Valley of the Gods
By David Gjestson

Remote in southeast Utah, this beautiful collection of sandstone monoliths, mesas, pinnacles, and spires cover 152 square miles. This gem was 250 million years in the making and is managed as an Area of Critical Environmental Concern by the Bureau of Land Management. A 17-mile dirt/gravel looped road provides free vehicle access and offers permit-free camping anywhere along the route.

Located 15 miles west of Bluff, Utah and seven miles east of Mexican Hat, Utah, there is no easy way to get here for recreation. Utah access by air is to Salt Lake City and then enduring a six-hour cross-country drive through Moab and south. Arizona access by plane is to Phoenix and then by auto north two hours to Flagstaff and then northeast another fours to the Valley of the Gods trailhead.

Since I was located in southern Arizona at Rio Rico, my best route was north through Phoenix to Flagstaff in five hours and staying overnight there before continuing on to my destination. Because I would pass through the huge Navaho Nation Reservation and the Monument Valley Park, I took advantage of the two-for opportunity and will include the park in a separate narrative.

Road view The Navaho Reservation covers one-third of the
130,000 square miles of the Colorado Plateau

Arriving at the Valley of the Gods east access, I was a bit nervous driving my Honda CRV on the 17-mile rugged dirt/ gravel road because of the trailhead warning sign encouraging four-wheel drive use and a clear caution not to drive at all in wet conditions. However, while gutting out driving over standing water in a stream bed at the start, I found the road graded and well maintained for the duration of my visit.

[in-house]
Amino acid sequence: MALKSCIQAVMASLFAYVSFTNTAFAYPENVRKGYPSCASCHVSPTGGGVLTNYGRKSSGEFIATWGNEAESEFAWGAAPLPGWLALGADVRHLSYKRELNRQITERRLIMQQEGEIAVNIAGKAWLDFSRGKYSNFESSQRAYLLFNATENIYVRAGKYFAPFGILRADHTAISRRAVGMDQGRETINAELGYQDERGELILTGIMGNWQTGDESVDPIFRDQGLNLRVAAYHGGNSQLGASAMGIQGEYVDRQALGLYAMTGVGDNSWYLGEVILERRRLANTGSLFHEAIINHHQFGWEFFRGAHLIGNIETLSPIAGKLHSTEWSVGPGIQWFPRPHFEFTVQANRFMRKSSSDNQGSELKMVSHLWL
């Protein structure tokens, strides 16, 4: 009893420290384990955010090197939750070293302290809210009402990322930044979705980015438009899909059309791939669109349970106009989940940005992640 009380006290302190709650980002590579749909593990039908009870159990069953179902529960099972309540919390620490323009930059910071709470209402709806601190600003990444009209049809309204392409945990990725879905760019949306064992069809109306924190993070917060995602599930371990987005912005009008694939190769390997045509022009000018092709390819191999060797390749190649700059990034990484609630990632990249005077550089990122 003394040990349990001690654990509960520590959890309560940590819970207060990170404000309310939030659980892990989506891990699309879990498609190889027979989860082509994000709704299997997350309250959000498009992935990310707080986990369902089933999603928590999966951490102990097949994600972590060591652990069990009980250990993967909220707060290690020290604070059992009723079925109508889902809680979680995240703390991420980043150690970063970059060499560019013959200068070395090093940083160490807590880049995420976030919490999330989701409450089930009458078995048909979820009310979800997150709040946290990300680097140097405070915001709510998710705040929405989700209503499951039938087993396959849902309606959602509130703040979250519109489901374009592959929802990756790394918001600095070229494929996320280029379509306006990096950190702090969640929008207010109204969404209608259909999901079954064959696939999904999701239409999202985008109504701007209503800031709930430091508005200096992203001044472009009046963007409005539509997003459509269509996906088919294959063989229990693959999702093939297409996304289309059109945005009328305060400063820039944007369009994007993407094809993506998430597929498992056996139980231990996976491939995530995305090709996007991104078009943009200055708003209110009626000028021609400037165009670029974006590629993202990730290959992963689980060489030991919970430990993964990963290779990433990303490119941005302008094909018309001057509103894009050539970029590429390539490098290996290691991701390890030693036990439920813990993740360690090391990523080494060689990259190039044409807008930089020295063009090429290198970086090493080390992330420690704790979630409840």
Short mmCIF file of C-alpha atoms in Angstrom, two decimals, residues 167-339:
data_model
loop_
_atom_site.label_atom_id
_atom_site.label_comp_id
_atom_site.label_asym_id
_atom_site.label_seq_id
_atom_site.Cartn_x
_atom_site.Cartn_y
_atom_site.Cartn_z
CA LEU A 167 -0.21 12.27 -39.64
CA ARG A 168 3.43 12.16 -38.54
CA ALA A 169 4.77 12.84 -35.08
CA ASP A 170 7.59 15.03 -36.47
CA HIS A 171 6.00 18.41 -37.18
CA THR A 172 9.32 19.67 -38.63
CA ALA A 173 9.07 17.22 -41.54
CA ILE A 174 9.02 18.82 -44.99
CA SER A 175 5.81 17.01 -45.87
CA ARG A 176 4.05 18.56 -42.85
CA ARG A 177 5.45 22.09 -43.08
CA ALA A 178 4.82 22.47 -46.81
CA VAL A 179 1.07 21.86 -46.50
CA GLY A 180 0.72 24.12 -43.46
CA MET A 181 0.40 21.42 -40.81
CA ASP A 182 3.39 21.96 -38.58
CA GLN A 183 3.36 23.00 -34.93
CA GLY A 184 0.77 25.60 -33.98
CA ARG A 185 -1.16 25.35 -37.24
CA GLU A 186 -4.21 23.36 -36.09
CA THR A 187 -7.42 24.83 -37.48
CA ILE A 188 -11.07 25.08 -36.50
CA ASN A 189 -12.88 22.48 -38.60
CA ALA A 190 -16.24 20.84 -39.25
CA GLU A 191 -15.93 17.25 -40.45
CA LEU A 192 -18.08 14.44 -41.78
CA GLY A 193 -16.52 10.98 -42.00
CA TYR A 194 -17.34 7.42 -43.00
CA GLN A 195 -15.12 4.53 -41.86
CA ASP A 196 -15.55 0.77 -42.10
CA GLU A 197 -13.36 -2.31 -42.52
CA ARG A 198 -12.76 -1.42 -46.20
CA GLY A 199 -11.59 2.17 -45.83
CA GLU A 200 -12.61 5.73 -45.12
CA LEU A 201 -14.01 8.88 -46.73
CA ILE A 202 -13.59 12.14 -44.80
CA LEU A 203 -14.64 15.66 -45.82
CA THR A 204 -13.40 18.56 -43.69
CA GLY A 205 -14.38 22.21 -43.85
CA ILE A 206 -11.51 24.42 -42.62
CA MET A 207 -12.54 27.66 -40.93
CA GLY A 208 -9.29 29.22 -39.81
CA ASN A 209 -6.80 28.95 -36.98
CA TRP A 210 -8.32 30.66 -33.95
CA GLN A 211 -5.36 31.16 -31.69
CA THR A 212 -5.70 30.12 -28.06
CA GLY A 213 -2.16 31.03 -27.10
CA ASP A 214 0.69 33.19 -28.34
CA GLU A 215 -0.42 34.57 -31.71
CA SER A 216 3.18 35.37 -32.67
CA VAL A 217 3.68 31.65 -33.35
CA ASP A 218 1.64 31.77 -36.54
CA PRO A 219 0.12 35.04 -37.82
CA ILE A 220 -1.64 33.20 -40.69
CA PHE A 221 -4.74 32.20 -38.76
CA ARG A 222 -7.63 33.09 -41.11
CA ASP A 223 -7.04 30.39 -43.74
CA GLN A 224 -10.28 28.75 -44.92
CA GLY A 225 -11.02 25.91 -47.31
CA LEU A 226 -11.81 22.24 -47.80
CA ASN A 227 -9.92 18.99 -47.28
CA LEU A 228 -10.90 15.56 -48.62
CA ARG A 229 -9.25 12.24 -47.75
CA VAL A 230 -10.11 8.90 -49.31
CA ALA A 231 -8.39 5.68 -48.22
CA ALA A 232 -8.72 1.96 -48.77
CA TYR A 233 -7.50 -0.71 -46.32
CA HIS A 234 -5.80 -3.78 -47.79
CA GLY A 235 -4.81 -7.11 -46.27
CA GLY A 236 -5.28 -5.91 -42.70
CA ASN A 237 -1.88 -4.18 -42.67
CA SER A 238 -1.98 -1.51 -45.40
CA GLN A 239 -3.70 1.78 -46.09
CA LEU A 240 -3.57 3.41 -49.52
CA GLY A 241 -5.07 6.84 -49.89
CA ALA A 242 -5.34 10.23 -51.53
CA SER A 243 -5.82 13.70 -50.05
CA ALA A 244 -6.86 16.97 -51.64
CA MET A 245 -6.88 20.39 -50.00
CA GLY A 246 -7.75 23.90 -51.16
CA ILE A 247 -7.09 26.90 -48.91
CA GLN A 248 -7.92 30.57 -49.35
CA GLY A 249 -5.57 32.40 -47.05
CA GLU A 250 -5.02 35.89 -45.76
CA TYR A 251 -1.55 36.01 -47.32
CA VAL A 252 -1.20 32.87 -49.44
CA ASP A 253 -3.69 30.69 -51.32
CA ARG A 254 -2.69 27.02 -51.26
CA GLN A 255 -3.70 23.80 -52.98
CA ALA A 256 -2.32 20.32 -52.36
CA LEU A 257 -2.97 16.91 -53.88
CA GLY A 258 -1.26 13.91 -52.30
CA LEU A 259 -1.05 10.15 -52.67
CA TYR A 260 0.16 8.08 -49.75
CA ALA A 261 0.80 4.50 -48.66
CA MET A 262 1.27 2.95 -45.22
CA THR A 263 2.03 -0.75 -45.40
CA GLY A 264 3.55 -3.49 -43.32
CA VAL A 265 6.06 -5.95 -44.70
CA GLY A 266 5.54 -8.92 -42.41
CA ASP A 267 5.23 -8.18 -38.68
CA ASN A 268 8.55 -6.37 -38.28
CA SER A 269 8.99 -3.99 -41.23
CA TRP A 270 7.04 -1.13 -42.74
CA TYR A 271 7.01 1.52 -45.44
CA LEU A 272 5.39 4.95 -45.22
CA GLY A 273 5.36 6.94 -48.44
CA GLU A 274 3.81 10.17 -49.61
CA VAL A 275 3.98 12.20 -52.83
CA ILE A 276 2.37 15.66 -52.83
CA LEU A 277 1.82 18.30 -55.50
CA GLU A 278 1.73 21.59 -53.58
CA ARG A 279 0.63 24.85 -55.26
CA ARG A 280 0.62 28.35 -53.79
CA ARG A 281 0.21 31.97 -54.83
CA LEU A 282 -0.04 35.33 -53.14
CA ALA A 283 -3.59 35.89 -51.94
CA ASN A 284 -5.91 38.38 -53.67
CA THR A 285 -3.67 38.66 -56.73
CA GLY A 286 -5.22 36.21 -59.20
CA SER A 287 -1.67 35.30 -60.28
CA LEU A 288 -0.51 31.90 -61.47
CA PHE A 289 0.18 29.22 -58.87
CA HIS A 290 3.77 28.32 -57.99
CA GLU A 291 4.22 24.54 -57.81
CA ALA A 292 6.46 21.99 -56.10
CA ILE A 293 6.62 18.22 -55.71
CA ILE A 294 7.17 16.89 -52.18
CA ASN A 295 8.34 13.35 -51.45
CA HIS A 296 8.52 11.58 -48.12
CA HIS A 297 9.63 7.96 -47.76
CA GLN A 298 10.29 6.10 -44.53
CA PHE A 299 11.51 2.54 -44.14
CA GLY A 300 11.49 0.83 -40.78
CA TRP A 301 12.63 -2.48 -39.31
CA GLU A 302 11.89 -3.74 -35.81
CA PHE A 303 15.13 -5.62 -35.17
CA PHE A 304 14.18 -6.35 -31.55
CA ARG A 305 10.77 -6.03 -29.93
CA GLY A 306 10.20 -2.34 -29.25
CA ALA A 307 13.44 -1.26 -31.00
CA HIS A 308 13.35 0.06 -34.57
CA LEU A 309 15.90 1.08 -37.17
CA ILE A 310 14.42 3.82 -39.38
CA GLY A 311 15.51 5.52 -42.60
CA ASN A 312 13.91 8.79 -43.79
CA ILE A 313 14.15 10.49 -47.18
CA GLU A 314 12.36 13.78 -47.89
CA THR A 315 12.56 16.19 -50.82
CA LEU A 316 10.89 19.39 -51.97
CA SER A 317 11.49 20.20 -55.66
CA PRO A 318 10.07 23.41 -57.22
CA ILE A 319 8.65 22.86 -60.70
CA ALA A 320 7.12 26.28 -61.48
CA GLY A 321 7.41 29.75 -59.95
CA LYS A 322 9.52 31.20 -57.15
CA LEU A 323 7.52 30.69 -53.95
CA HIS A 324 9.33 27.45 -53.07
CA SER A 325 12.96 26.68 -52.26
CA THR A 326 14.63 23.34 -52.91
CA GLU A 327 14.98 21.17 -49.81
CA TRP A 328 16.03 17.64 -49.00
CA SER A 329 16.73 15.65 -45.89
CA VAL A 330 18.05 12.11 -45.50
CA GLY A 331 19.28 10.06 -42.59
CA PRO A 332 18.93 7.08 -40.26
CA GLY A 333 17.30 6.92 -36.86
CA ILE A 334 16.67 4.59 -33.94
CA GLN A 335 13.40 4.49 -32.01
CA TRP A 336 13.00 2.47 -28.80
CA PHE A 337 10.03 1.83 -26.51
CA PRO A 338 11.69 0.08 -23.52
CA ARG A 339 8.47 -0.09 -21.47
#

The 17-mile access road was graded and well maintained.

All of the bluffs, mesas and spires along the way were
massive and stunningly beautiful!

Can you tell what this pinnacle is called?

Now you should clearly see that this is called the Lady in the bathtub.

Even at its 4,300-foot elevation, hiking is easy in this relatively flat terrain and I had no worries about rattlesnakes on my trip because it was 46 degrees at the time (rattlesnakes are denned up when temperatures dip below 60 degrees). While I saw plenty of deer and lizard tracks, I didnt see any wildlife in the three hours I spent in the area. No doubt because animals in this stark environment are very aware of human disturbances and avoid the road area or hide well before people show up.

While I enjoyed a few short exploring hikes, trekkers have an unlimited
opportunity to poke around miles of trackless terrain.

If camping isnt your thing, I was rather surprised to discover an old ranch, bed and breakfast establishment about one half mile before I exited the west entrance. If you looking for a quiet stay away from people, traffic, lawnmowers, and the Internet in favor of a beautiful mountain environment, bird songs and solitude, then Google up, Valley of the Gods Bed and Breakfast or the funky motel in nearby Mexican Hat.